Thursday Trivia

Thirsday Trivia

Welcome to Thursday Trivia where we offer up a historical automotive trivia question and you try and solve it before seeing the answer after the jump. It’s like a history test, with cars! 

This week’s question: What was the first car to be driven across the Continental U.S.?

If you think you you, take the trip over the jump and see if you are right.

WintonRoad trips seem to be a right of passage for many people. Being afflicted with such a wanderlust is just about as common as is – that’s right – the common cold, and with today’s modern network of highways and backroads, it’s pretty easy just to pick up and go.

But imagine for a minute that none of that existed. In fact, consider what it must have been like to be the first to travel across the nearly 2,900 miles of the Continental U.S. before there were even many paved roads, much less ribbons of highways.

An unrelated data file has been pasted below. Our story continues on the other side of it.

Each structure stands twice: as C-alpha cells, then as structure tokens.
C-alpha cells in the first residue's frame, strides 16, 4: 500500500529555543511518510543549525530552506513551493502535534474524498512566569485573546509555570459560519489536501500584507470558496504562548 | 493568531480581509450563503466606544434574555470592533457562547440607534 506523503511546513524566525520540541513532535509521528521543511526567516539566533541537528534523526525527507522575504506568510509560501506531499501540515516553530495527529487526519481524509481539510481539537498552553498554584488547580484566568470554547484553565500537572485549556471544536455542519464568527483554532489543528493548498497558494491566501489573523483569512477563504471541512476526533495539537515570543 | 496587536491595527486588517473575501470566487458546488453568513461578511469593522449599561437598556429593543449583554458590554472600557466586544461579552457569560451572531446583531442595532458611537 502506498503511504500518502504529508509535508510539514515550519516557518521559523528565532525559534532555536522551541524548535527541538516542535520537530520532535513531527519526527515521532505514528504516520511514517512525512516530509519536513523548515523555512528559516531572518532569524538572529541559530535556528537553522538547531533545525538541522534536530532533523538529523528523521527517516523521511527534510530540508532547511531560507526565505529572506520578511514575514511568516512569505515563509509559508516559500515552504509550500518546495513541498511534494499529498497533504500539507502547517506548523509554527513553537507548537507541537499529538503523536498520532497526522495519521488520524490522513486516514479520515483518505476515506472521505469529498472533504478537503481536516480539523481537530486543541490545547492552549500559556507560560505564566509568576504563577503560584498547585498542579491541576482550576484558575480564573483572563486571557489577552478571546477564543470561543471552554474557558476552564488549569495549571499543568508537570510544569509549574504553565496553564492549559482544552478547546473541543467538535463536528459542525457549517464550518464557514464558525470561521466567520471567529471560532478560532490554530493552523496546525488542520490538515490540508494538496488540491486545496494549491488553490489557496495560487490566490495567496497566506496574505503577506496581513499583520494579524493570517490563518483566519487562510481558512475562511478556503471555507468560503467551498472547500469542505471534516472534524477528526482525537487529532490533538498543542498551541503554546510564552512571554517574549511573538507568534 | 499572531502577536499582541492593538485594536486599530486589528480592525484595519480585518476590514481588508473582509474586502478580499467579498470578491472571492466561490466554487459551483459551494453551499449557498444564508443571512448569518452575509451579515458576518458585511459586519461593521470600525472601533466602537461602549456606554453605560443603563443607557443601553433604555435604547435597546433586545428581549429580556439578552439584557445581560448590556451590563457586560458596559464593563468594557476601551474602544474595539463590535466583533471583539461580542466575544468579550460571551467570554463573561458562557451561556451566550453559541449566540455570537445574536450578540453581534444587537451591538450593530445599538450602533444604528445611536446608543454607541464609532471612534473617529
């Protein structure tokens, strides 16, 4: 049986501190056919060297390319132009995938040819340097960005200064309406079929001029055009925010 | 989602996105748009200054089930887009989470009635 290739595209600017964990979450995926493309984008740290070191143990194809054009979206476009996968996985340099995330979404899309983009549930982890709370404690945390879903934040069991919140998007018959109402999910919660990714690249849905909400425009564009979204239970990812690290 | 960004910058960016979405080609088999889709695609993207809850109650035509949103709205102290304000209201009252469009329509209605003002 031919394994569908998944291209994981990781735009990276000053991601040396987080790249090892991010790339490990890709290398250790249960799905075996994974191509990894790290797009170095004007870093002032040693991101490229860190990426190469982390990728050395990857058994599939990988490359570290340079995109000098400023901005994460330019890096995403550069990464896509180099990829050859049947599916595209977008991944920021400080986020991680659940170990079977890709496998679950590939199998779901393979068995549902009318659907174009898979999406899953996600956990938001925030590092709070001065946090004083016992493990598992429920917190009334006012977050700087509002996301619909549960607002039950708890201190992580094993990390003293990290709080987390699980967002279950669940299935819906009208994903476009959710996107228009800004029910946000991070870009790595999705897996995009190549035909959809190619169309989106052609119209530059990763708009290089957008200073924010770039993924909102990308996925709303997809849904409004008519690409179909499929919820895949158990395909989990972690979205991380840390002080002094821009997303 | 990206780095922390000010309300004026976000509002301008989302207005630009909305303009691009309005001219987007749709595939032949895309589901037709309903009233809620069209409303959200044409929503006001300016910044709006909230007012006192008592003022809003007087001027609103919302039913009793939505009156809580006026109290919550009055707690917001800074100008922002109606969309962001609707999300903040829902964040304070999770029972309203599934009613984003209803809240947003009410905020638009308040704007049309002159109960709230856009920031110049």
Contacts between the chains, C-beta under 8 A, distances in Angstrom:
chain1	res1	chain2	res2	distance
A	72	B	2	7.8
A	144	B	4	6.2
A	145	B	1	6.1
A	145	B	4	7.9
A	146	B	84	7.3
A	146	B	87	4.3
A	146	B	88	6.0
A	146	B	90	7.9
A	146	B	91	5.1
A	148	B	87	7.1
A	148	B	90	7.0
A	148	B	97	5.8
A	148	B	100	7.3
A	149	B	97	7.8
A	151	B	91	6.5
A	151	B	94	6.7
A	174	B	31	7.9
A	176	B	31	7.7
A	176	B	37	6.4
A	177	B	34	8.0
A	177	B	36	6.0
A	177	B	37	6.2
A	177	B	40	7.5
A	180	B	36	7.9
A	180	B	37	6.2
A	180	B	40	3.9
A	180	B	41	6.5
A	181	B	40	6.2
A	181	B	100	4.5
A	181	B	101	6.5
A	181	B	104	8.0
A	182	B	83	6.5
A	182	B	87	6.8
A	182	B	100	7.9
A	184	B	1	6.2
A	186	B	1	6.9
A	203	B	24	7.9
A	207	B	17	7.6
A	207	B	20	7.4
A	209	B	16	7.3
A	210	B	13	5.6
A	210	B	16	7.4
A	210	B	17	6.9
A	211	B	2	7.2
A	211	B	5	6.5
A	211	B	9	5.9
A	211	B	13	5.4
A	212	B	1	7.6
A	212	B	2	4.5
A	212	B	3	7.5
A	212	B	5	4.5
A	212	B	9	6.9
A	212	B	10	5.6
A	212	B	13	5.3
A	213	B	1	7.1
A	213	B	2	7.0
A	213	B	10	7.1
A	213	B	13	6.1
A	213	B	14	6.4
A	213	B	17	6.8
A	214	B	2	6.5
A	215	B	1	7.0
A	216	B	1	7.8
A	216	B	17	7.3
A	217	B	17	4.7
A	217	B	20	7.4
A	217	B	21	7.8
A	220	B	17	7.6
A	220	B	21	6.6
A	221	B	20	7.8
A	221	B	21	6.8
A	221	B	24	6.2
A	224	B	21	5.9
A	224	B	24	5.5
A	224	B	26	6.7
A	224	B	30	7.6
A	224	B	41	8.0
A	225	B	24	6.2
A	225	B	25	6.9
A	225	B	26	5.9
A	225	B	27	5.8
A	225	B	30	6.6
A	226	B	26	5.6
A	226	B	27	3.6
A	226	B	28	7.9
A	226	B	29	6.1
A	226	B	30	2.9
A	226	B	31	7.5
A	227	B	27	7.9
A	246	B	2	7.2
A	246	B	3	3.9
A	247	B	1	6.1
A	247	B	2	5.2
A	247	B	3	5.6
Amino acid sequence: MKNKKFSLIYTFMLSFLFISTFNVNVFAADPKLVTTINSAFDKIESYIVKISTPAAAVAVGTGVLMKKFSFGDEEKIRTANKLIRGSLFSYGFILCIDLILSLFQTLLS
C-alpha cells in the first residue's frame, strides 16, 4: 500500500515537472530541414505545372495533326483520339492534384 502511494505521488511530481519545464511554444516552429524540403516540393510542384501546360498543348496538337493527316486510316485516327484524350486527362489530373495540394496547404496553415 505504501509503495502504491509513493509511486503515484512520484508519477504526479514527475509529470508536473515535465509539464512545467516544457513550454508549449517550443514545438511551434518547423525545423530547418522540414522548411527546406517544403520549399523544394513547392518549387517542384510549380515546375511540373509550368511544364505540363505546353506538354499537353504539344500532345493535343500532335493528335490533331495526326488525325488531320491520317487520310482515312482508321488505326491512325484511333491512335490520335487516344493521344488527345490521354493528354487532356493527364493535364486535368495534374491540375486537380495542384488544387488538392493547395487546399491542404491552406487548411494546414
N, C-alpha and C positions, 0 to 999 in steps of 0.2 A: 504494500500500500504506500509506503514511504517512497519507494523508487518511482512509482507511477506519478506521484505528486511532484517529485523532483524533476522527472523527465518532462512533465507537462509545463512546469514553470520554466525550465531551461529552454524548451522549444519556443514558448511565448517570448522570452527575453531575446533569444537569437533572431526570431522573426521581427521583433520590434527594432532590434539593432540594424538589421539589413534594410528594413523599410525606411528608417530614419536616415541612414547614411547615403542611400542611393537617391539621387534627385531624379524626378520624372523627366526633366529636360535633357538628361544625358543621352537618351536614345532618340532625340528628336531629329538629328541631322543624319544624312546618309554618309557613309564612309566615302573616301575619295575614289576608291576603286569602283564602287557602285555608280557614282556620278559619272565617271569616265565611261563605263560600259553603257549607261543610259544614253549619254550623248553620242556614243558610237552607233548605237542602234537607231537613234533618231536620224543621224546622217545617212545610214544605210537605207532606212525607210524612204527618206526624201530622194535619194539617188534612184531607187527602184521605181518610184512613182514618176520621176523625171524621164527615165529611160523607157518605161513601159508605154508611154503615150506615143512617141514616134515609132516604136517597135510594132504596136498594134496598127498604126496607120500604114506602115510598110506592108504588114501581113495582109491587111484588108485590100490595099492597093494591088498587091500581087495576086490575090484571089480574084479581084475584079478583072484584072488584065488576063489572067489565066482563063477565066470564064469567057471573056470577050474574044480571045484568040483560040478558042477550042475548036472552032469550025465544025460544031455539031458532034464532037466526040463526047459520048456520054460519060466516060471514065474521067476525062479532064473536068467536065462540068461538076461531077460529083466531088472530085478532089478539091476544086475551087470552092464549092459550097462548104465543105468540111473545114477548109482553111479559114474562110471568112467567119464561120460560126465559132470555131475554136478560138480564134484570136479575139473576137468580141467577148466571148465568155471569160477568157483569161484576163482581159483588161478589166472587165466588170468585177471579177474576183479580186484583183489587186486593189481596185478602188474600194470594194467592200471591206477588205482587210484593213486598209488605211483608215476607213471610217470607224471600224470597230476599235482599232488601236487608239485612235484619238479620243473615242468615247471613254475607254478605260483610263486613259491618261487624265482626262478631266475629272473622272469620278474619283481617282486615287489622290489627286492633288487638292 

That feat was accomplished in 1903 by a Vermont physician named H. Nelson Jackson, and his ride-along mechanic, Sewall K. Crocker. The two of them traveled from California to New York in a 1903 Winton, an open car without so much as a windshield to protect the two adventurers from the elements.

From America on the Move:

Jackson and Crocker followed trails, rivers, mountain passes, alkali flats, and the Union Pacific Railroad across the West. In Idaho, Jackson acquired Bud, and the bulldog accompanied the pioneering motorists to the East Coast Bud, a bulldog, accompanied the drivers, and was featured in many news photos. After 63 days on the road, the expedition reached New York.

The total cost of the trip, including the purchase of the Winton, was $8,000, a sizable amount back in 1903. It also included a pair of goggles for Bud the dog, acquired after it was found that the dust kicked up on the dirt roads that were their only route options irritated the dog’s eyes.

Image source: America on the Move

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